President Joe Biden unveiled a comprehensive plan on May 16 that aims to close the affordable housing supply gap over the next five years and help renters struggling with high housing costs.

The plan comes at a critical time for the US housing market. By some estimates, there is a national shortage of about seven million affordable housing units for low-income households. Meanwhile, the US Census Bureau found that the rental vacancy rate, which measures the number of rental units available, fell to its lowest point since 1984 during the first quarter of the year. Together, these issues could force many people into homelessness as rents and house prices continue to climb.

“Now we need the federal government to undo some of the damage done over the past half-century, namely, by addressing racial inequality and the environmental costs of sprawl.”

“This shortfall [of affordable homes] strains family budgets, drives up inflation, limits economic growth, fuels residential segregation and exacerbates climate change,” Biden said in a statement. “Rising housing costs have weighed on families of all incomes, with a particular impact on low- and middle-income families, as well as people and communities of color.”

Housing has been a central part of Biden’s legislative agenda since entering the White House in January 2021. Since then, Biden has signed an executive order directing the federal government to address his legacy of housing discrimination, building capacity of the Ministry of Housing and Urban Development. to prosecute fair housing cases and restored funding to thousands of local homelessness resolution programs.

But several parts of Biden’s housing legislative package remain stalled in a divided Congress. For example, the Build Back Better Act contained approximately $170 billion in new housing initiatives, including funding for 300,000 additional housing vouchers and $25 billion to expand emergency housing assistance programs across the country. Senator Joe Manchin, Democrat of West Virginia, effectively killed the package and forced the Biden administration to try to pass housing investments separately, much to the chagrin of housing experts.

“As rents rise, homelessness increases, public housing deteriorates, and millions of families struggle to keep a roof over their heads, strong federal investment and action is badly needed. and long overdue,” said Diane Yentel, CEO of the National Low Income Housing Coalition. in a report. “I commend President Biden for taking important and decisive action, but the administration cannot solve the crisis alone.”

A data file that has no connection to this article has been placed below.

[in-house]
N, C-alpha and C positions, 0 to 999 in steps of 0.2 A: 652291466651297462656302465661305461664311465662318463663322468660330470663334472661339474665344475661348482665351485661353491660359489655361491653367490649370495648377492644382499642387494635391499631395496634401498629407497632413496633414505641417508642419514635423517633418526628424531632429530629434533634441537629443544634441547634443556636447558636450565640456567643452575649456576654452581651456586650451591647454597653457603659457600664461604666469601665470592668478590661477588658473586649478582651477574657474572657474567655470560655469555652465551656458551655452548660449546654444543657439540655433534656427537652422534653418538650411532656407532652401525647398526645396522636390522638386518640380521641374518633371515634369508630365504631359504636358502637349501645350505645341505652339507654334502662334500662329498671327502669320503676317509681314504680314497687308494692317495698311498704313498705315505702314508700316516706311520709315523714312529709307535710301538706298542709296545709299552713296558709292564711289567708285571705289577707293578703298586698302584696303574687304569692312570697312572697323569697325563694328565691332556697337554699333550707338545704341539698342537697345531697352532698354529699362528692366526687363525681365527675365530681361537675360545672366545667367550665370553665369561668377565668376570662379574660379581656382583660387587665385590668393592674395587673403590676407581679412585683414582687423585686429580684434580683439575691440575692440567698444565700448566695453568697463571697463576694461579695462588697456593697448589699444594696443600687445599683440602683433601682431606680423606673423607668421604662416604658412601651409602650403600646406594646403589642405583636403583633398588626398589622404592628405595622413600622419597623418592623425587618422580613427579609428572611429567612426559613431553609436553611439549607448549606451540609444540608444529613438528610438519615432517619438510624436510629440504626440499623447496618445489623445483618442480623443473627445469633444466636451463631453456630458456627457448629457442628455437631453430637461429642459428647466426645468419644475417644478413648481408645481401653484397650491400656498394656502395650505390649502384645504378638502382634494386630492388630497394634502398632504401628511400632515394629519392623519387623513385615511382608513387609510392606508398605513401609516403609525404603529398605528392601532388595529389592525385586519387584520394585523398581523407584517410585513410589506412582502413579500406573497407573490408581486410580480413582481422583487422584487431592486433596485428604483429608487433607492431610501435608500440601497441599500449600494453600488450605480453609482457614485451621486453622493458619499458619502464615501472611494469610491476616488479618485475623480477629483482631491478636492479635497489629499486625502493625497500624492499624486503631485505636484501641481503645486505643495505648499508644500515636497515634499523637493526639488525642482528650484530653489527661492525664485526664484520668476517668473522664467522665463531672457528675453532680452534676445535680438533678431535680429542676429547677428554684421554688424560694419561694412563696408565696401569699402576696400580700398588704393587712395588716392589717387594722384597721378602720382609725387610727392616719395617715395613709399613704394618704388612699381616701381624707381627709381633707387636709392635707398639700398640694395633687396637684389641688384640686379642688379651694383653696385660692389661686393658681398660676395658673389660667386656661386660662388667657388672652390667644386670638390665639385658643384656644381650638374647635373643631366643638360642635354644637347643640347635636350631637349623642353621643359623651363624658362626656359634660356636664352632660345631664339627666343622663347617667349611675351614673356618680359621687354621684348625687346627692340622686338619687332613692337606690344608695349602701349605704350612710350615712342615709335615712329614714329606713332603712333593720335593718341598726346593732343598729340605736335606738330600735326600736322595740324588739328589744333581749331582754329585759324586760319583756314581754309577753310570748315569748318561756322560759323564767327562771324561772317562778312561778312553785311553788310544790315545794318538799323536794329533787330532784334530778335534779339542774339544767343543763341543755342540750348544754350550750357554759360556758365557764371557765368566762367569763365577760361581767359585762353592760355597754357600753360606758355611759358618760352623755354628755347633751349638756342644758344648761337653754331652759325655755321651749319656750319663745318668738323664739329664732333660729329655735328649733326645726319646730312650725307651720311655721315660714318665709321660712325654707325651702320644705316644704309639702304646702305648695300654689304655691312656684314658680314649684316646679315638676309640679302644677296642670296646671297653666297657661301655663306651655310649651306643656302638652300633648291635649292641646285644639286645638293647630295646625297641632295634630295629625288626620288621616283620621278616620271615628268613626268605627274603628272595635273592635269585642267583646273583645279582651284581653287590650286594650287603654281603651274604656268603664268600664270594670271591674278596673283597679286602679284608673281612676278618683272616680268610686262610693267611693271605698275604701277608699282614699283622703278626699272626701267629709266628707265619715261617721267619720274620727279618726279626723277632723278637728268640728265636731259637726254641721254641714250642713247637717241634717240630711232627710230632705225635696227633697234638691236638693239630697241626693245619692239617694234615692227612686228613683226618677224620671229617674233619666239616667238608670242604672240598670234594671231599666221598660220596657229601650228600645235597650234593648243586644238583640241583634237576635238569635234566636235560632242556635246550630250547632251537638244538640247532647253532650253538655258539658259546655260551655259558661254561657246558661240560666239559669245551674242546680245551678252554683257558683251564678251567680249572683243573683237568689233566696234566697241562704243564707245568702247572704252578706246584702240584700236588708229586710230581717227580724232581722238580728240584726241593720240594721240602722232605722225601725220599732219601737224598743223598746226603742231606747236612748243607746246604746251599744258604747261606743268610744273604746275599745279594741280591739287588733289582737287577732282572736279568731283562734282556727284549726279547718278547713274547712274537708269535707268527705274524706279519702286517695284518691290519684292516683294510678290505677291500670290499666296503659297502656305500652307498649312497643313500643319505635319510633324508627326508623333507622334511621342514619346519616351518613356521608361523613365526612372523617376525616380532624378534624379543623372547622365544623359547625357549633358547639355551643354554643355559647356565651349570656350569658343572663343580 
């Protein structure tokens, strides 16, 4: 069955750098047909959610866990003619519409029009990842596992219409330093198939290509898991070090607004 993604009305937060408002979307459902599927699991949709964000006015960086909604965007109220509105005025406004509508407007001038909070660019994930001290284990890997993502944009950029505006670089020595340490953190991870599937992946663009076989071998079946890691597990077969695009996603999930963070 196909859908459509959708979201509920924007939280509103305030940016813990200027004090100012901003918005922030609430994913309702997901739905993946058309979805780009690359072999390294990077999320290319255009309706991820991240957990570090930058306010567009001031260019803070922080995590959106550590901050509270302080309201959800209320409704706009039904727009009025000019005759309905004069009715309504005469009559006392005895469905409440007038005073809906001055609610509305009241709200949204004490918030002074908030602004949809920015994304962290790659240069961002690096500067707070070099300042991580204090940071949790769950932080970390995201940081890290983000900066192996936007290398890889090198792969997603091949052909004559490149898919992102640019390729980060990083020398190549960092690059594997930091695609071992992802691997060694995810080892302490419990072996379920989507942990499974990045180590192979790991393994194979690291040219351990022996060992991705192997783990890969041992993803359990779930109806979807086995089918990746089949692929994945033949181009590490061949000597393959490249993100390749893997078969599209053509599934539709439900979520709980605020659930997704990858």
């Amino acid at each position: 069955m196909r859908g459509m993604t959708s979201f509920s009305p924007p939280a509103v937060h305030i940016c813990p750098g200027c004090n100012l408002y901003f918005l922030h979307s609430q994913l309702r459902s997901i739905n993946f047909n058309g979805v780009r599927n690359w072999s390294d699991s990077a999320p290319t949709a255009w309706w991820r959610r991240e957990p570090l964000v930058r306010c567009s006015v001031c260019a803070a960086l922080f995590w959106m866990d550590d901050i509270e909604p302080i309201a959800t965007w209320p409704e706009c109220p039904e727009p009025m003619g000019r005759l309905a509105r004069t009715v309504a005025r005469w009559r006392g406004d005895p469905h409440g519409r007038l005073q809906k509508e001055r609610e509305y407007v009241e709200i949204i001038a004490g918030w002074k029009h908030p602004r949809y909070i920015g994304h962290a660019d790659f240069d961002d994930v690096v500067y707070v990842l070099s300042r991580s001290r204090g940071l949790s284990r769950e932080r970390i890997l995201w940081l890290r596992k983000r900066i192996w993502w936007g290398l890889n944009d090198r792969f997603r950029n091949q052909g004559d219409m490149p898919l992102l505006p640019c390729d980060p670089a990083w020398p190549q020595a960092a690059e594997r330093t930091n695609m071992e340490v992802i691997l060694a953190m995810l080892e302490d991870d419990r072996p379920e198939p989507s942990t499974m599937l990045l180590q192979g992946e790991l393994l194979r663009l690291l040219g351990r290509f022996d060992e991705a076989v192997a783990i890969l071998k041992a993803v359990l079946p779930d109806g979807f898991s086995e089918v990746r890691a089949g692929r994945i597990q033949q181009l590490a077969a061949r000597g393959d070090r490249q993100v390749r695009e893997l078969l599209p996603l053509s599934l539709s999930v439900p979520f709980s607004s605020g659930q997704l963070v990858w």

To help inspire local governments to address their own housing issues, Biden’s plan aims to mobilize more than $6 billion in federal transportation funding to reward jurisdictions that eliminate exclusionary zoning ordinances and promote density. and rural mainstreet revitalization projects. Localities that have already taken these steps will be prioritized for grants to continue their work, according to the plan.

“The administration’s commitment to using federal transportation funds to reduce restrictive local zoning laws, which can inhibit or prohibit apartment building and are often deeply rooted in racial exclusion, is particularly promising,” Yentel said.


For Nancy Kwak, who teaches urban studies at the University of California, San Diego, Biden’s plan represents a promising move to address the country’s affordability challenges at the federal level. These challenges, Kwak argues, are rooted in the government’s discriminatory housing policies of the 1930s.

For example, New Deal-era federal policies helped promote redlining, increasing the housing stock in the United States while separating landlords. The process worked in two ways. On the one hand, the Federal Housing Administration, which insured mortgages, told banks in its underwriting manual that the agency would not insure mortgages to borrowers of color, which effectively prevented homeowners of color to settle in predominantly white neighborhoods.

On the other hand, the Homeowners Loan Corporation, which was responsible for hiring and training home appraisers, created a neighborhood grading system that made it less desirable for banks to lend to residents of communities of color.

“Clearly, the federal government can craft policies that radically transform access to housing,” Kwak told The Progressive. “Now we need the federal government to undo some of the damage done over the past half-century, namely, by addressing racial inequality and the environmental costs of sprawl.”

The impact of urbanization on the environment has attracted the attention of academics and researchers in recent years. According to a study by Yale University’s Seto Lab, the highest rate of urbanization will most likely occur in “biodiversity hotspots” and could have a far-reaching impact on the environment.

For example, increased urbanization could lead to loss of land for agricultural production, thus putting additional pressure on land resources. Urban expansion could also alter local weather patterns, which impacts local vegetation.

Among other things, Biden’s plan seeks to counteract the environmental impacts of increased housing development by focusing on density rather than building new single-family homes. The plan also aims to spend $25 billion to fund the production of more than 500,000 units for low-to-moderate income rental housing, including modular homes, manufactured homes and those catering to intergenerational households.

“Americans haven’t always lived in low-density residential neighborhoods,” Kwak says. “Biden’s plan rewards communities that move away from that kind of legacy.”

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